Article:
The United States Bankruptcy Court for the Central District of California is one of the recent districts to implement a court supervised loss mitigation program and in so doing; it has incorporated several distinct features which offer the potential for an improved, more streamlined review process.  As indicated by its name, the Loan Modification Management Pilot Program (“LMM Program”) is currently only a pilot program with a small number of selected judges participating though the program recently expanded to include several additional judges. According to the LMM Program procedures, the goal of the program is to facilitate communication and the exchange of information in a confidential setting and to encourage the parties to finalize a feasible and beneficial agreement under the supervision of the Bankruptcy Court for the Central District of California.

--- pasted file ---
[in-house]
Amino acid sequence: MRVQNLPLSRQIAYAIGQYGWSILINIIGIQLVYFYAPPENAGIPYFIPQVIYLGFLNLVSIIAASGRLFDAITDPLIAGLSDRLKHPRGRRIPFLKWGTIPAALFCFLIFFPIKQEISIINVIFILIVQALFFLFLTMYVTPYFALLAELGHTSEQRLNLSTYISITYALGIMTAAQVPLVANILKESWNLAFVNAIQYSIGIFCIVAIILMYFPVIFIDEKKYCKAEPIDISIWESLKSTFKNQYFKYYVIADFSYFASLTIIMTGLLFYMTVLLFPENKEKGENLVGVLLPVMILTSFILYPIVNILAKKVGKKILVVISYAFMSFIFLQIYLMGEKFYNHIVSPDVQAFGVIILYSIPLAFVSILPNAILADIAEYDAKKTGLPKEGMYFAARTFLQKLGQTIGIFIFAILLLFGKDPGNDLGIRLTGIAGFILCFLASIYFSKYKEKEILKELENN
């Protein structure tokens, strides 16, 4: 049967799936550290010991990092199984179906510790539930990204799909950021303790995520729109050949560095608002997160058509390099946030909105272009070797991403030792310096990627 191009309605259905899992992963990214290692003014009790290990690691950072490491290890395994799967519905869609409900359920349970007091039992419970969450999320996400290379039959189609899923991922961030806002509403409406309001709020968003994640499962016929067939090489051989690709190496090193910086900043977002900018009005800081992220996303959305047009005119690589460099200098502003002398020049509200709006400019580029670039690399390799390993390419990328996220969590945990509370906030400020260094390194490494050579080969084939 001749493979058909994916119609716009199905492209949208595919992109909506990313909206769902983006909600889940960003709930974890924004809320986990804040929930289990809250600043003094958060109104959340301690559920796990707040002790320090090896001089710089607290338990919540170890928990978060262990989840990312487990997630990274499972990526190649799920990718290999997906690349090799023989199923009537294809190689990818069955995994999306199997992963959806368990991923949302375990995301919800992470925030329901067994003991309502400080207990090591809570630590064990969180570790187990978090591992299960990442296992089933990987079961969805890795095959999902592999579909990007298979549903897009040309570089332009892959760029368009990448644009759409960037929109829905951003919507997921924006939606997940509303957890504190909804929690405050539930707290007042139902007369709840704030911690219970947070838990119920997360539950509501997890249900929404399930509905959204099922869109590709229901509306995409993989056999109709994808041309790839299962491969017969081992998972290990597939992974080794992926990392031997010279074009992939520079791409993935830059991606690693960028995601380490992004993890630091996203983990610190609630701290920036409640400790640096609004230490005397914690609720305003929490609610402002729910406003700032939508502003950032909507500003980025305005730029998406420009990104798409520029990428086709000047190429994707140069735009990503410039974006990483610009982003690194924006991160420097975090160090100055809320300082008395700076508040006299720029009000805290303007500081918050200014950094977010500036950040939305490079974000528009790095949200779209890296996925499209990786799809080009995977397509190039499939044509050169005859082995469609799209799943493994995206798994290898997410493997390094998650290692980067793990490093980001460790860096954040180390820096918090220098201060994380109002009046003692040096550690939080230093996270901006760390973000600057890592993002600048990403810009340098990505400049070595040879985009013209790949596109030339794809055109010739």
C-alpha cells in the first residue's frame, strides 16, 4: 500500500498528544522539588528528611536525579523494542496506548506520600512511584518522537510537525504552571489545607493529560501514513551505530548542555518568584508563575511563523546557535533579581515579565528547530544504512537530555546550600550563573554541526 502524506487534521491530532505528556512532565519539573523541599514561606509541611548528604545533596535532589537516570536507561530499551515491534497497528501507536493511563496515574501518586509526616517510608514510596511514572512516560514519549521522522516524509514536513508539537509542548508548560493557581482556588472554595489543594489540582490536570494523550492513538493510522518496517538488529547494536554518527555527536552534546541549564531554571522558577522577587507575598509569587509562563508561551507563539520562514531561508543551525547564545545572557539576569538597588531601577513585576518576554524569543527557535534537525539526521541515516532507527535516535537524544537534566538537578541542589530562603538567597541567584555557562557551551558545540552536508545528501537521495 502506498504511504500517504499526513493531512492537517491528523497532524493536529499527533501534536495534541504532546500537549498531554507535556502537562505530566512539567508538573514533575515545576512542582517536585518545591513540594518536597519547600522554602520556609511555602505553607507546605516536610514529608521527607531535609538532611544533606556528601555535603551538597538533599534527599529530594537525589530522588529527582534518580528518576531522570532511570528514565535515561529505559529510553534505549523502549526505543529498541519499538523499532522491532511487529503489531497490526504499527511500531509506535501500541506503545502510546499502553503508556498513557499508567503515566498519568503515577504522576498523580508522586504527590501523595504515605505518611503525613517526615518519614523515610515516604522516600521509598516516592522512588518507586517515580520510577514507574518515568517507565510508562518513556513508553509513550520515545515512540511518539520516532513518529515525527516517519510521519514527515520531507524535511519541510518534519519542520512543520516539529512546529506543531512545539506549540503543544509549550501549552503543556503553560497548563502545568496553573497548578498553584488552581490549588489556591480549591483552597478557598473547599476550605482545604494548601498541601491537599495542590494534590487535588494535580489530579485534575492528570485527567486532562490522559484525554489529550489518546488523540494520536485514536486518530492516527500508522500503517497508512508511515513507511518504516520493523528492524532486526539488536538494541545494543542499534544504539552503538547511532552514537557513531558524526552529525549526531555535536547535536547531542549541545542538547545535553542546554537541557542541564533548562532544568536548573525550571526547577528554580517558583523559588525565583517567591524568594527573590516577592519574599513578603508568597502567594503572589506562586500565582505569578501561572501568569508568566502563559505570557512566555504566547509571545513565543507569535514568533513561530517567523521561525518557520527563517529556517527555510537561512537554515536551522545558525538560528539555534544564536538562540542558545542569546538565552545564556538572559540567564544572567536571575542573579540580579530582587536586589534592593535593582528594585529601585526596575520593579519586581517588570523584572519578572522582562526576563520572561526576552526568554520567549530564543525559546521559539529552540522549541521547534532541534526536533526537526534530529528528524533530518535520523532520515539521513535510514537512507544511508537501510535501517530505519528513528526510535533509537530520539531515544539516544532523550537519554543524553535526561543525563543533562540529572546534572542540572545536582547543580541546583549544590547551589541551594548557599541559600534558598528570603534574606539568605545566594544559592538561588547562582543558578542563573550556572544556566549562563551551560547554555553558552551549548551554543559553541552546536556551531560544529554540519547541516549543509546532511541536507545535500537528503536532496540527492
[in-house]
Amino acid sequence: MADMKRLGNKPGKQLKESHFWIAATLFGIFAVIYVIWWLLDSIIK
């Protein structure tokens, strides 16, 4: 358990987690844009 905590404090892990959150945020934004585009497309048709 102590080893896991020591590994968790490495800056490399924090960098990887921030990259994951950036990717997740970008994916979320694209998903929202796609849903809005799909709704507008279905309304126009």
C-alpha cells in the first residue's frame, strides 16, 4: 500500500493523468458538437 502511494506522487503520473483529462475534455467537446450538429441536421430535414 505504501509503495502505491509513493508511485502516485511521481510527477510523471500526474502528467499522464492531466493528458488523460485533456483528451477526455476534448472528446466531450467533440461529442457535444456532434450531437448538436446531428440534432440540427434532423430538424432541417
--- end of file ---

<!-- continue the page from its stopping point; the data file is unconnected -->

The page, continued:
One of the primary distinguishing characteristics of the LMM Program is the role of the program manager. The person in this role is both experienced in bankruptcy loss mitigation and actively involved from the commencement of the program in facilitating the exchange of information and documentation between the parties to ensure the process moves forward in an expeditious manner. Furthermore, unlike many other districts which appoint a mediator at the outset and permit multiple mediation hearings, the LMM Program does not appoint a mediator unless mediation is requested at the completion of the review process which likely results in fewer required mediation hearings.